Red Skelton died on September 17,1997, at the Eisenhower Medical Center in Rancho Mirage, California, at the age of 84, after what was described as "a long, undisclosed illness".
Red Skelton is interred in the Skelton Family Tomb, the family's private room, alongside his son, Richard Freeman Skelton, Jr.
Red Skelton began producing artwork in 1943, but kept his works private for many years.
Red Skelton said he was inspired to try his hand at painting after visiting a large Chicago department store that had various paintings on display.
Red Skelton believed painting was an asset to his comedy work, as it helped him to better visualize the imaginary props used in his pantomime routines.
Red Skelton made his work available to art galleries by selling them franchises to display and sell his paintings.
Shortly after his death, his art dealer said he believed that Red Skelton made more money on his paintings than from his television work.
At the time of his death, Red Skelton had produced over 1,000 oil paintings of clowns.
Red Skelton was a prolific writer of both short stories and music.
Red Skelton wrote at least one short story a week and had composed over 8,000 songs and symphonies by the time of his death.
Red Skelton wrote commercials for Skoal tobacco and sold many of his compositions to Muzak, a company that specialized in providing background music to stores and other businesses.
Red Skelton was interested in photography; when attending Hollywood parties, he would take photos and give the film to newspaper reporters waiting outside.
Red Skelton was never without a miniature camera, and kept a photographic record of all his paintings.
Red Skelton was an avid gardener, who created his own Japanese and Italian gardens and cultivated bonsai trees at his home in Palm Springs.
Red Skelton owned a 600-acre horse ranch in the Anza Valley.
Red Skelton was a Freemason, a member of Vincennes Lodge No 1, in Indiana.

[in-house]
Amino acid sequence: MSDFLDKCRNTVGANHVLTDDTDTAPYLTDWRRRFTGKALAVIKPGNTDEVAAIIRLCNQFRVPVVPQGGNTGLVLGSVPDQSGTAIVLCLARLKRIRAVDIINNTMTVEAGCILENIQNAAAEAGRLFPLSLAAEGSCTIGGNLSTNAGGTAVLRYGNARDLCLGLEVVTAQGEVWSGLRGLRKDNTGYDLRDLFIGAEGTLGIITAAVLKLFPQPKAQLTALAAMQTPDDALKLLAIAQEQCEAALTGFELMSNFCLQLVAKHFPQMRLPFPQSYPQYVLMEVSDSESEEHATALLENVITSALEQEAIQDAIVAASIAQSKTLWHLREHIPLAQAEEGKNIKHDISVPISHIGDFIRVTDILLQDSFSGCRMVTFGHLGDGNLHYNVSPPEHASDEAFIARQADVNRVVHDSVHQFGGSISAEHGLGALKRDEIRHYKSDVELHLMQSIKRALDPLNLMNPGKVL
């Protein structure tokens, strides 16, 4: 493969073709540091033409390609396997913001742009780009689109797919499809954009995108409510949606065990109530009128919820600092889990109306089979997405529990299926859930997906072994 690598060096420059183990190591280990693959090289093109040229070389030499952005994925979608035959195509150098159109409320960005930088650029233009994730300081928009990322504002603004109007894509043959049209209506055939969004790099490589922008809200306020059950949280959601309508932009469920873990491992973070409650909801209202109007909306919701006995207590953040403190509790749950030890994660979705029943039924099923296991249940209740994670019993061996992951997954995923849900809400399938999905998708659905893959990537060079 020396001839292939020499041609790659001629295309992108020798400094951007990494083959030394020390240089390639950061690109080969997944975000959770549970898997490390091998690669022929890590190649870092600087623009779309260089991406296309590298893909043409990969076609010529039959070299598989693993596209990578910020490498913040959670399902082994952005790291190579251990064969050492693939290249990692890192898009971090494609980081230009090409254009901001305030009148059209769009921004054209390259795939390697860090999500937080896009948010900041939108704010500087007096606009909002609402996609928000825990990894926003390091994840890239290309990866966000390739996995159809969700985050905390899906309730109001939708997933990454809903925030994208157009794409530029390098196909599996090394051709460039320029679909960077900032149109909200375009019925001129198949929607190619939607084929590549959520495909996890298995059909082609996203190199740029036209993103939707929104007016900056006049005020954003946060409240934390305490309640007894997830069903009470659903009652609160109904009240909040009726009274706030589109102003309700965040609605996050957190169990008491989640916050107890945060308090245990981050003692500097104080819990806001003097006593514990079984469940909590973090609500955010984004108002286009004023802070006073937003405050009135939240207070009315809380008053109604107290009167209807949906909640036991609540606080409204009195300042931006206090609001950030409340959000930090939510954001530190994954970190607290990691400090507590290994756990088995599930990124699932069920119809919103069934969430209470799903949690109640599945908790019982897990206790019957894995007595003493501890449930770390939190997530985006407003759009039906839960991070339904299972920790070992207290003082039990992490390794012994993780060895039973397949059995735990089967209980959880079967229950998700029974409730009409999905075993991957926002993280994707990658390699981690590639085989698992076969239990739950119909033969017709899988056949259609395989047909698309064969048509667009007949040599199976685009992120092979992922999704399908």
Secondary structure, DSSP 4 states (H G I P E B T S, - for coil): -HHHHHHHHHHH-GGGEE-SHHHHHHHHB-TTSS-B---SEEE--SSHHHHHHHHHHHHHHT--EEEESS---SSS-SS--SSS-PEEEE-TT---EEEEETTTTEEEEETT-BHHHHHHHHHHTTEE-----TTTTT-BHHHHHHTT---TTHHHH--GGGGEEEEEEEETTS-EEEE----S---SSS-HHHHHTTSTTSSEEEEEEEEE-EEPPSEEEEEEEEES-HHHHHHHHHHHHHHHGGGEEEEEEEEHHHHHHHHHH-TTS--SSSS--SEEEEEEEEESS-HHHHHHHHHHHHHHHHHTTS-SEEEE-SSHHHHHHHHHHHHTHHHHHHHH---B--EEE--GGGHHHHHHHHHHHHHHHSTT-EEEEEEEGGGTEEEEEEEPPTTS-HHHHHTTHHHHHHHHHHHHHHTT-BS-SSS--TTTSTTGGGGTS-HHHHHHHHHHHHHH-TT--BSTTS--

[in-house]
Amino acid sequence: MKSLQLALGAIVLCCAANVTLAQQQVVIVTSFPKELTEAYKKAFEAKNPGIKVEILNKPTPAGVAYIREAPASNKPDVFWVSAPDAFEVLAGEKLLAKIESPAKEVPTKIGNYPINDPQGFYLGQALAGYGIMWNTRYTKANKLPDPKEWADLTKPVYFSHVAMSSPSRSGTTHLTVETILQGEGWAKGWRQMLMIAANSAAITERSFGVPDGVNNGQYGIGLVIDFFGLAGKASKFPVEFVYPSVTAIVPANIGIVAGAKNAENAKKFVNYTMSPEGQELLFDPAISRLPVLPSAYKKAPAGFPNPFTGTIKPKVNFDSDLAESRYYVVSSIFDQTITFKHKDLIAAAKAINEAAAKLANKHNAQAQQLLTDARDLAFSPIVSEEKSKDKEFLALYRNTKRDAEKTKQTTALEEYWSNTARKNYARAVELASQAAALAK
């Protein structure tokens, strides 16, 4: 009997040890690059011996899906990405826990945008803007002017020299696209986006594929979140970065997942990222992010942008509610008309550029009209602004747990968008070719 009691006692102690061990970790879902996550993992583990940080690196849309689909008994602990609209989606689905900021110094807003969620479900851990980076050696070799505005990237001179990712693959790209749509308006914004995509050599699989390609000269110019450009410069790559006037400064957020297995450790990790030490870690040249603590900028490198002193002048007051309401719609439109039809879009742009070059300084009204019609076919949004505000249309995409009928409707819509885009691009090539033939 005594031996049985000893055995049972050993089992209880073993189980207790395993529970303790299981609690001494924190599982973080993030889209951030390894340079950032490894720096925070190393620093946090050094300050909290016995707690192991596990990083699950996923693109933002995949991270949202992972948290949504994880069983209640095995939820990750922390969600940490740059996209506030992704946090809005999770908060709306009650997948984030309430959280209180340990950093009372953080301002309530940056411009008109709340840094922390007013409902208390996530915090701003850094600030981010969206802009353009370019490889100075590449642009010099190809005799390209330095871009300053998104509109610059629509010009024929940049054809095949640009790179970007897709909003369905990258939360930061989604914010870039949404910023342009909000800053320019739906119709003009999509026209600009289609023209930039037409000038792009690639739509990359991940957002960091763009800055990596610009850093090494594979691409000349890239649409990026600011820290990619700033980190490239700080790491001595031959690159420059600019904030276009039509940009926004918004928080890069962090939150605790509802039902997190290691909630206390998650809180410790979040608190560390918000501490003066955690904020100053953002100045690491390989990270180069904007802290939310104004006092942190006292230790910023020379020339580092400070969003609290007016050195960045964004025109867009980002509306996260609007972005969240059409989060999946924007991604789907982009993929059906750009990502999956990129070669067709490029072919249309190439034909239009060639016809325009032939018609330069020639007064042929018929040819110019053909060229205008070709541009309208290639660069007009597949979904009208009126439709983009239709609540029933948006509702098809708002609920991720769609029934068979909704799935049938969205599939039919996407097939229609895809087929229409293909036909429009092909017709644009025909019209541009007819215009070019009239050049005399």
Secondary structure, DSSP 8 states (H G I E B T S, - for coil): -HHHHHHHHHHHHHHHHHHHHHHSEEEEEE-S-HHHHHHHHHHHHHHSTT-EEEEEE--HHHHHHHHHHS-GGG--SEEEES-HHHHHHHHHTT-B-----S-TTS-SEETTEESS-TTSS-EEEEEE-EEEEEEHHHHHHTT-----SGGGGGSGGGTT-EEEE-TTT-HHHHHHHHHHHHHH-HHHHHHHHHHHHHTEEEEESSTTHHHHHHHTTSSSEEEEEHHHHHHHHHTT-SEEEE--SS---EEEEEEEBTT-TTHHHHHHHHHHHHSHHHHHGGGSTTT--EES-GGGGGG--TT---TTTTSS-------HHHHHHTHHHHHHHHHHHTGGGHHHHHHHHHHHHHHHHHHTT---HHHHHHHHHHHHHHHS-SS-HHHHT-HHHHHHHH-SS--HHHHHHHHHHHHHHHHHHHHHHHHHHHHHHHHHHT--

Red Skelton was a member of both the Scottish and the York Rites.
Red Skelton was a recipient of the Gold Medal of the General Grand Chapter, Royal Arch Masons, for Distinguished Service in the Arts and Sciences.
Red Skelton became interested in Masonry as a small boy selling newspapers in Vincennes, when a man bought a paper from him with a $5 bill and told him to keep the change.
The young Red Skelton asked his benefactor why he had given him so much money; the man explained that he was a Mason and Masons are taught to give.
Red Skelton was member of the Independent Order of Odd Fellows, as well as a Shriner in Los Angeles.
Red Skelton was made an honorary brother of Phi Sigma Kappa at Truman State University.
Red Skelton received an honorary degree from the college at the same ceremony.
Red Skelton received an honorary high-school diploma from Vincennes High School.
In 1986, Red Skelton received an honorary degree from Ball State University.
In 1952, Red Skelton received Emmy Awards for Best Comedy Program and Best Comedian.
Red Skelton received an Emmy nomination in 1957 for his noncomedic performance in Playhouse 90's presentation of "The Big Slide".
Red Skelton was named an honorary faculty member of Ringling Bros.
Red Skelton's excitement was so great upon receiving the award and a standing ovation, that he clutched it tightly enough to break the statuette.
Red Skelton was one of the International Clown Hall of Fame's first inductees in 1989.
Red Skelton was inducted into the National Radio Hall of Fame in 1994.
Red Skelton has two stars on the Hollywood Walk of Fame for his radio and television work.
Red Skelton can be funny, then turn right around and reach people and touch them with what life is like.
Marceau appeared on Skelton's CBS television show three times, including one turn as the host in 1961 as Skelton recovered from surgery.
Red Skelton was a guest on the three Funny Faces specials that Skelton produced for HBO.
The Red Skelton Performing Arts Center was dedicated in February 2006 on the campus of Vincennes University, one block from the home in Vincennes where Skelton was born.